Because leukocyte extravasation is an integral part of the inflammatory response, one approach for reducing inflammation is to impede this process. Theoretically, one way to reduce leukocyte extravasation is to block the activity of various adhesion molecules with antibodies. In animal models, for example, antibodies to the integrin LFA-1 have been used to reduce neutrophil buildup in inflammatory tissue. Antibodies to ICAM-1 have also been used, with some success, in preventing the tissue necrosis associated with burns and in reducing the likelihood of kidney-graft rejection in animal models. The results with antibodies specific for these ad-hesins have been so encouraging that a combination of antibodies (anti-ICAM-1 and anti-LFA-1) was used in clinical trials on human kidney-transplant patients. A combination of two anti-adhesins had to be used because failure to block both LFA-1 and ICAM-1 results in rejection.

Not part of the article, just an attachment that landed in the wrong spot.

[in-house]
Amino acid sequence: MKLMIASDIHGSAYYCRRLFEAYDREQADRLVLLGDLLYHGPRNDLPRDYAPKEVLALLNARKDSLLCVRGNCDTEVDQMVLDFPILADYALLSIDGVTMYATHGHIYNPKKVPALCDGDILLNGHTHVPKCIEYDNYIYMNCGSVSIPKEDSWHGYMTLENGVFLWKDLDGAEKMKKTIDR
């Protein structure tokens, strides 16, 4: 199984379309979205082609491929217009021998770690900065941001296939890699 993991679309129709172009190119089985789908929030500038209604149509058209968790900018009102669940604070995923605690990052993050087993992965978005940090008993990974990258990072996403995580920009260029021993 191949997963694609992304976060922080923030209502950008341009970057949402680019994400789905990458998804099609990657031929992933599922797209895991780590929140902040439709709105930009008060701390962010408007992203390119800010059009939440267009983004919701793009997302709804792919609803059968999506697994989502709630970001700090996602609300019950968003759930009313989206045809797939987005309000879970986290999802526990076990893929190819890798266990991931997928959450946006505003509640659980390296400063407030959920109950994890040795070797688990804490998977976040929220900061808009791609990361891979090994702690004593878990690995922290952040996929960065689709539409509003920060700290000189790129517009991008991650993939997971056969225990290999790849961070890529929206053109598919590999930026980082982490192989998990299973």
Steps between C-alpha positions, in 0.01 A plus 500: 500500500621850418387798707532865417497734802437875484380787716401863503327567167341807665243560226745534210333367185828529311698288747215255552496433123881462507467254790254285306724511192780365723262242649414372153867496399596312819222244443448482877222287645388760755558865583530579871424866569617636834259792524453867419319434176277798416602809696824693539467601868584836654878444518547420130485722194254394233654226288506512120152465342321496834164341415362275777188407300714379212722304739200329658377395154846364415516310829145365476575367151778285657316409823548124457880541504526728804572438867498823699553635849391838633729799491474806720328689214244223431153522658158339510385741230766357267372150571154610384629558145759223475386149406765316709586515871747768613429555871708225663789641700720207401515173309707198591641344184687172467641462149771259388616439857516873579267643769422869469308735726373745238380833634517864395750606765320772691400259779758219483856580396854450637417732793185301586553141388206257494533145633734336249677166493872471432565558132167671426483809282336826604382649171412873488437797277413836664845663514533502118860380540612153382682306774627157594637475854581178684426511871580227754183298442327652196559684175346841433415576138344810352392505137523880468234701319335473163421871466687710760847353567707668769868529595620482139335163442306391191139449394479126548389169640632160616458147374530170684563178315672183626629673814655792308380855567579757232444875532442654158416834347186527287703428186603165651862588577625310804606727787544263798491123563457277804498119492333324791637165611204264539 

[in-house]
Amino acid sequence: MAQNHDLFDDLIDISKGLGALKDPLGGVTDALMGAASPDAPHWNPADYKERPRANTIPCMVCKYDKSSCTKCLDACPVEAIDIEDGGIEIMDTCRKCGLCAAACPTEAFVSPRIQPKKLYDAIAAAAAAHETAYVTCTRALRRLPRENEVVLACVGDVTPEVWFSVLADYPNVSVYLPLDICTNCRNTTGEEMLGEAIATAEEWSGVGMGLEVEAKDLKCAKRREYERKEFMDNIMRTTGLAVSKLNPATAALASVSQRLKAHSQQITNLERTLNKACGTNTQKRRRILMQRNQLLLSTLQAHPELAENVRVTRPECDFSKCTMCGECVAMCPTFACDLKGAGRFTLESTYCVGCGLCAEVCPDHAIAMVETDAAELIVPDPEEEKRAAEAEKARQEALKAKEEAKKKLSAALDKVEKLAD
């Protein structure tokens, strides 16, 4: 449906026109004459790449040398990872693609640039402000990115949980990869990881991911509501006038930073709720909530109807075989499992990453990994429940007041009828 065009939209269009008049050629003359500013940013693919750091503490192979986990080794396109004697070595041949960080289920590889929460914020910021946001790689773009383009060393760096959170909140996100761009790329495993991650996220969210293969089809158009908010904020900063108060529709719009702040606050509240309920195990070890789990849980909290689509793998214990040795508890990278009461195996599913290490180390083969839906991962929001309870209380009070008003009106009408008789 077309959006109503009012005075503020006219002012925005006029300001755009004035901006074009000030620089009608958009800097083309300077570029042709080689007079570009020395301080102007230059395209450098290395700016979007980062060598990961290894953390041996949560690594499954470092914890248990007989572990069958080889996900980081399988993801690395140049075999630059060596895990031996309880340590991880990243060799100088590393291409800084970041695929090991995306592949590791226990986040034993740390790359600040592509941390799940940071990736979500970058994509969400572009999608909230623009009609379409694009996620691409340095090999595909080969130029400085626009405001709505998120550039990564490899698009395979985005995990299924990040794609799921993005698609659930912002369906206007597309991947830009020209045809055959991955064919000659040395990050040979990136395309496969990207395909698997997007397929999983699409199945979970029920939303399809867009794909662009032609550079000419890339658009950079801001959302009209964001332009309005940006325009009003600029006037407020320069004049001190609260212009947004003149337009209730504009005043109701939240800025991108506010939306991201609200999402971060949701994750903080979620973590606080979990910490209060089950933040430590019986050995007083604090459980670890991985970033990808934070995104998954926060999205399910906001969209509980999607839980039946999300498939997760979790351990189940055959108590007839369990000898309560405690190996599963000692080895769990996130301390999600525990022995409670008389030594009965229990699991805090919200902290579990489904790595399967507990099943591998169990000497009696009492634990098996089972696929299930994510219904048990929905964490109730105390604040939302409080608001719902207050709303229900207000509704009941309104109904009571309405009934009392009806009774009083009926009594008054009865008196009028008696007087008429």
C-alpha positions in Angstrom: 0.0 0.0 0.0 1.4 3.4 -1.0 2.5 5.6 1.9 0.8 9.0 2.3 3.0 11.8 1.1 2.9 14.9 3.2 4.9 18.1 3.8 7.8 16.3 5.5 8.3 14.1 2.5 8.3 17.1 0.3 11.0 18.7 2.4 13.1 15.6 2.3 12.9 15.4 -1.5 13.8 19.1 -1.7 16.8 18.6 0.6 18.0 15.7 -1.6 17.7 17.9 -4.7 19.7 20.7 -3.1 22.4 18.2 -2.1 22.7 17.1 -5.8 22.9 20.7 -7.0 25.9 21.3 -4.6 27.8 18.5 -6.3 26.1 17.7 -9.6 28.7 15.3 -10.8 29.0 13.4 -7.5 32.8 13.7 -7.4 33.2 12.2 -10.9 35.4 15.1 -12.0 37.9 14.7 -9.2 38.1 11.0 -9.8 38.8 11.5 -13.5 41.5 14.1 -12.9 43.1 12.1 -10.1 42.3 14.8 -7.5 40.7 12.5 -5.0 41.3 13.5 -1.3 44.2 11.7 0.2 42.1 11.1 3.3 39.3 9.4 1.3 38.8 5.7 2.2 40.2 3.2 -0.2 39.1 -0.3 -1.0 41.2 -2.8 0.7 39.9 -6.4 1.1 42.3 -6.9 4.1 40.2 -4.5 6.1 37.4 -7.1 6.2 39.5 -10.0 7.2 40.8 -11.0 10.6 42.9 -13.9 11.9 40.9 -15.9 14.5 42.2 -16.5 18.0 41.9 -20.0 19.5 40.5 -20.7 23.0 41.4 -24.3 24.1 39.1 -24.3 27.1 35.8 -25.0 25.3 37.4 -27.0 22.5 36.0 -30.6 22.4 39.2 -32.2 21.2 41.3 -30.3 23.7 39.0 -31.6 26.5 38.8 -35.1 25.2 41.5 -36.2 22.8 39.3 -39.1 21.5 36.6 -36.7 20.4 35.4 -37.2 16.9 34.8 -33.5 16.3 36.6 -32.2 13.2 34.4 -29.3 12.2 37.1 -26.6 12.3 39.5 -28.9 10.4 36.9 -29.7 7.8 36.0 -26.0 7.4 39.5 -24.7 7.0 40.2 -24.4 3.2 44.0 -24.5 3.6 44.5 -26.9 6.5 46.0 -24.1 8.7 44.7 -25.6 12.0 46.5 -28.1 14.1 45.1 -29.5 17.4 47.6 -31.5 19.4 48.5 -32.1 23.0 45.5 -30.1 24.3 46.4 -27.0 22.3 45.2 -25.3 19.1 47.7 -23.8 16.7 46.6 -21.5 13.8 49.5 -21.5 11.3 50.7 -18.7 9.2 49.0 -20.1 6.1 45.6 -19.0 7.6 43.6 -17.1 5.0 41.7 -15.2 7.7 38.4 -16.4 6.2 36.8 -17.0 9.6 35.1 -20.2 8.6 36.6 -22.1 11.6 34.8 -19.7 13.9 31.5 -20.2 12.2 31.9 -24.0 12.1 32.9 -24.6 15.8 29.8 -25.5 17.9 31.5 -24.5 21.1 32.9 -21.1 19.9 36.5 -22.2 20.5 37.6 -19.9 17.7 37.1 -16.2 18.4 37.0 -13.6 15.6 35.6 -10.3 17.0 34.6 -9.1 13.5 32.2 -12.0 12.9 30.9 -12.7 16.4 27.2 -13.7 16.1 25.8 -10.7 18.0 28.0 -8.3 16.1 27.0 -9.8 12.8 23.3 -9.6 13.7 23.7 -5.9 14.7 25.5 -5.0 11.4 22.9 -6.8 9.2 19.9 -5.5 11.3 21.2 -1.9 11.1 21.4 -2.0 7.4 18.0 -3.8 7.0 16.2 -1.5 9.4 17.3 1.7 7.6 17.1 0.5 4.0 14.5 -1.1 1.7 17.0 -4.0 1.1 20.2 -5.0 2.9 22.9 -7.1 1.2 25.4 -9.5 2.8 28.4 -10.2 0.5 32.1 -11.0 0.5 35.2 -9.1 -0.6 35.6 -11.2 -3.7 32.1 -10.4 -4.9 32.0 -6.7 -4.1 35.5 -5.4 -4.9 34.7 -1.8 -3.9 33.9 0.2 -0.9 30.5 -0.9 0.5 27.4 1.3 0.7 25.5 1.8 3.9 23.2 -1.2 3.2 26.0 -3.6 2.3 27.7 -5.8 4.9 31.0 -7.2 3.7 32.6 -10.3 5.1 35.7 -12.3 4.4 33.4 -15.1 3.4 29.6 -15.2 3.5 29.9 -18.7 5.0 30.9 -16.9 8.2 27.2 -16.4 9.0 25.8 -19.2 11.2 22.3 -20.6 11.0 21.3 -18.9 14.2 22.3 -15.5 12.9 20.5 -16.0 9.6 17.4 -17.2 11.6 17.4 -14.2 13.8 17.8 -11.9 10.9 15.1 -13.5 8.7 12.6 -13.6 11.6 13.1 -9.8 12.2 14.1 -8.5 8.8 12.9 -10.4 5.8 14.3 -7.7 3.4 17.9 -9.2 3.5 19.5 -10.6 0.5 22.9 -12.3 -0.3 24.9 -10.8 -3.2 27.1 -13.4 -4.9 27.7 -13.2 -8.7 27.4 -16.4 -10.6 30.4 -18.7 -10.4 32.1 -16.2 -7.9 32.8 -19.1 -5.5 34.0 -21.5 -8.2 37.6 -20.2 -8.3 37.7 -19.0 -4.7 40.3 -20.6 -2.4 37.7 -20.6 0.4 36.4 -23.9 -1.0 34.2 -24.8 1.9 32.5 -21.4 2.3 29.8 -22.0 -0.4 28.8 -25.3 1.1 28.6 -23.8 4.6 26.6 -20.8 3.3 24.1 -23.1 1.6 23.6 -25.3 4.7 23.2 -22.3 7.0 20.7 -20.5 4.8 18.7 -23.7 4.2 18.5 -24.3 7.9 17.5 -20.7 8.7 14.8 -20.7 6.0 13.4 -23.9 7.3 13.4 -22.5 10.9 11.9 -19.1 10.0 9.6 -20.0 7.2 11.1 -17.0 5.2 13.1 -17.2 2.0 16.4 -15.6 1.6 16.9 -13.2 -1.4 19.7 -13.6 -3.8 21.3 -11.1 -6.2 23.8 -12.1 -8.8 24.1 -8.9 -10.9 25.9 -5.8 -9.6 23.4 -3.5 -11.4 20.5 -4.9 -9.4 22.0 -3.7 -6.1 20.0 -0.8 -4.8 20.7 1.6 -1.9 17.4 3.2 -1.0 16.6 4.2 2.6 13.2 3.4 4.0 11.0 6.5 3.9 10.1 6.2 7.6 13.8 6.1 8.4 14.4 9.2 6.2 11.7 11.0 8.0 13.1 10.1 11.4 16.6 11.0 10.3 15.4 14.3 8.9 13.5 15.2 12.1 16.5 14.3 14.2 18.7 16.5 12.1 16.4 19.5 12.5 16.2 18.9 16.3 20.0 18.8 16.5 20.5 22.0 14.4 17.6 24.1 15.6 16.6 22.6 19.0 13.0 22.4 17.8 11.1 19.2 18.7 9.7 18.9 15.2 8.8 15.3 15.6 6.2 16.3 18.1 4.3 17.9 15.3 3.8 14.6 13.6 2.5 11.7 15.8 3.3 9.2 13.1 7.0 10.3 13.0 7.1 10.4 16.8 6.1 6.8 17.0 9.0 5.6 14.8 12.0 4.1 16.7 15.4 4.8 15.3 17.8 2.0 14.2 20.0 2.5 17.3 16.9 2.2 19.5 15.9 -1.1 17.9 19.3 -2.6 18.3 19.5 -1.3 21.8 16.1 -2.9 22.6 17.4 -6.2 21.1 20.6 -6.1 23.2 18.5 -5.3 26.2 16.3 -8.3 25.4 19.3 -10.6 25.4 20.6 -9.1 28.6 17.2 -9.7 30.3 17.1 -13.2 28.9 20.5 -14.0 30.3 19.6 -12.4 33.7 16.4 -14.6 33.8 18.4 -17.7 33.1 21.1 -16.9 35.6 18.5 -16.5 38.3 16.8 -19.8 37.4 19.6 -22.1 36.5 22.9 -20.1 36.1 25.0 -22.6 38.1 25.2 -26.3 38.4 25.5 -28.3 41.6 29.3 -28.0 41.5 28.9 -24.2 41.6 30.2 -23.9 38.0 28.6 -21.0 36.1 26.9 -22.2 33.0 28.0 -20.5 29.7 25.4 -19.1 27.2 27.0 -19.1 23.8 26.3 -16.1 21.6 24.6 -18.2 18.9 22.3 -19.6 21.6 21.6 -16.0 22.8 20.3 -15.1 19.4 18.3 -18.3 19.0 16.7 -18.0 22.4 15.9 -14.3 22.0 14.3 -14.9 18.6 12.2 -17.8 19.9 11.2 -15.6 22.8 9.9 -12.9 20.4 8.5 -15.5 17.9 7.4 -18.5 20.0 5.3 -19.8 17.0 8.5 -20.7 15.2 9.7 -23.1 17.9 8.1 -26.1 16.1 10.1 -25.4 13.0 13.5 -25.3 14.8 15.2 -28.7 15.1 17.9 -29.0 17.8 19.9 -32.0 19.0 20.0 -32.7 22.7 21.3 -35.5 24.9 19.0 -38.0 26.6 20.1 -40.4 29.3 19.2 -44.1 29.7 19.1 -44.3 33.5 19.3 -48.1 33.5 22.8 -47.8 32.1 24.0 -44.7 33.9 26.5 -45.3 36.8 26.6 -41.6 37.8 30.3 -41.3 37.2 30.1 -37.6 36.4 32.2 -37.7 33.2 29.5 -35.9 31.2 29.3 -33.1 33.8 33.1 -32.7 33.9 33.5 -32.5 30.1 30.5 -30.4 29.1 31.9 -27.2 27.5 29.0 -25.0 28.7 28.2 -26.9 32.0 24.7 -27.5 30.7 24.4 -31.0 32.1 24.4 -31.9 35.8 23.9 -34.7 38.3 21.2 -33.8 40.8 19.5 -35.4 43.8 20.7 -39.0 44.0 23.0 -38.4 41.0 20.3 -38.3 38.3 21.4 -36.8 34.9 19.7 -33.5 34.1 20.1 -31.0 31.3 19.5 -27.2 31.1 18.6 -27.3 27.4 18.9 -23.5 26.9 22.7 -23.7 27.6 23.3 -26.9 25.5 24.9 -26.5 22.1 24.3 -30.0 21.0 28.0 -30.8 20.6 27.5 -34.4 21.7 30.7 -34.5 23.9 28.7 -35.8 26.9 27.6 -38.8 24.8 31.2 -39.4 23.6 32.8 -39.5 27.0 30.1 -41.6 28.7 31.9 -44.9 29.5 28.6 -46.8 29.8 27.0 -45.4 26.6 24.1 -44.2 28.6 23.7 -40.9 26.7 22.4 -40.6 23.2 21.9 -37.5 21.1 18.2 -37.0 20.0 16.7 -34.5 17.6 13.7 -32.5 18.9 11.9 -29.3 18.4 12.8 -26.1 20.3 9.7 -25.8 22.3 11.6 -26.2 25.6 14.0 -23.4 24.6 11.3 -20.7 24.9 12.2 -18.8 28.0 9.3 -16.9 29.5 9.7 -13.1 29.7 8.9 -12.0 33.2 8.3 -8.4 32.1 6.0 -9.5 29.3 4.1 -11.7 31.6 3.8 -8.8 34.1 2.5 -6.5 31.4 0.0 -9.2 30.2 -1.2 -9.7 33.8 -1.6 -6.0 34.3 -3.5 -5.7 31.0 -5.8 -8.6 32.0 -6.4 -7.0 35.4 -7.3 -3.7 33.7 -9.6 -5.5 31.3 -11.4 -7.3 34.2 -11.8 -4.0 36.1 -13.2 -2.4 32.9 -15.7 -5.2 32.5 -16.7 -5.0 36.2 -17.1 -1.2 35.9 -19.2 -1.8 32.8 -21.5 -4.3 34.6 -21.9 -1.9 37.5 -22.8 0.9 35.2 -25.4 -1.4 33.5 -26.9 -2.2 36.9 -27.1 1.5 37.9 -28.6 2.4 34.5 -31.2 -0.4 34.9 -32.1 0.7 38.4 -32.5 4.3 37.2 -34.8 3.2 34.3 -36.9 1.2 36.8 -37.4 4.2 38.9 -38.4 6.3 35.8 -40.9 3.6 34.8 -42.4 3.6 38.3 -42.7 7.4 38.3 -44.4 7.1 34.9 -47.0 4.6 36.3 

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This ebook provides an introductory explanation of the workings of the human body, with an effort to draw connections between the body systems and explain their interdependencies. A framework for the book is homeostasis and how the body maintains balance within each system. This is intended as a first introduction to physiology for a college-level course.